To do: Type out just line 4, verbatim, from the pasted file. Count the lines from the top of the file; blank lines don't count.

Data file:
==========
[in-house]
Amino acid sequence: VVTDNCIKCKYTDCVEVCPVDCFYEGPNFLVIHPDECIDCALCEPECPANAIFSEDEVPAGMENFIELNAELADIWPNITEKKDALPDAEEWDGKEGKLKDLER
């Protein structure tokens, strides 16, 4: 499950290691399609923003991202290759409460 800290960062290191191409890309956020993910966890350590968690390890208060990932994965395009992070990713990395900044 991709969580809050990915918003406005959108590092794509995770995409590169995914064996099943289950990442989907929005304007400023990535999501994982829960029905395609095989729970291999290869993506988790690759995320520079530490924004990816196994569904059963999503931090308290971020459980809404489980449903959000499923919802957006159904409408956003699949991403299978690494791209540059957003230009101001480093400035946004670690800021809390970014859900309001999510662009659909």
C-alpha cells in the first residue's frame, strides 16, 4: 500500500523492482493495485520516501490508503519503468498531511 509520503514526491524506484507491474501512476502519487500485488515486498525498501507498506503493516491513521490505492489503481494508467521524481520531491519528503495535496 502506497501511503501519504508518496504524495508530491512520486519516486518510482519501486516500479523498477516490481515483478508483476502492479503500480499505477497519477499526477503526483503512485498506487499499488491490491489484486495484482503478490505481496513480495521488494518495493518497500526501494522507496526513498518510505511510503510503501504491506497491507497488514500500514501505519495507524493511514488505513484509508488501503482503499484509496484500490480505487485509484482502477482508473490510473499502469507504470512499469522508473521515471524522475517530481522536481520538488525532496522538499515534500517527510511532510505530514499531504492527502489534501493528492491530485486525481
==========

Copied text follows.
C-alpha cells in the first residue's frame, strides 16, 4: 500500500523492482493495485520516501490508503519503468498531511 509520503514526491524506484507491474501512476502519487500485488515486498525498501507498506503493516491513521490505492489503481494508467521524481520531491519528503495535496 502506497501511503501519504508518496504524495508530491512520486519516486518510482519501486516500479523498477516490481515483478508483476502492479503500480499505477497519477499526477503526483503512485498506487499499488491490491489484486495484482503478490505481496513480495521488494518495493518497500526501494522507496526513498518510505511510503510503501504491506497491507497488514500500514501505519495507524493511514488505513484509508488501503482503499484509496484500490480505487485509484482502477482508473490510473499502469507504470512499469522508473521515471524522475517530481522536481520538488525532496522538499515534500517527510511532510505530514499531504492527502489534501493528492491530485486525481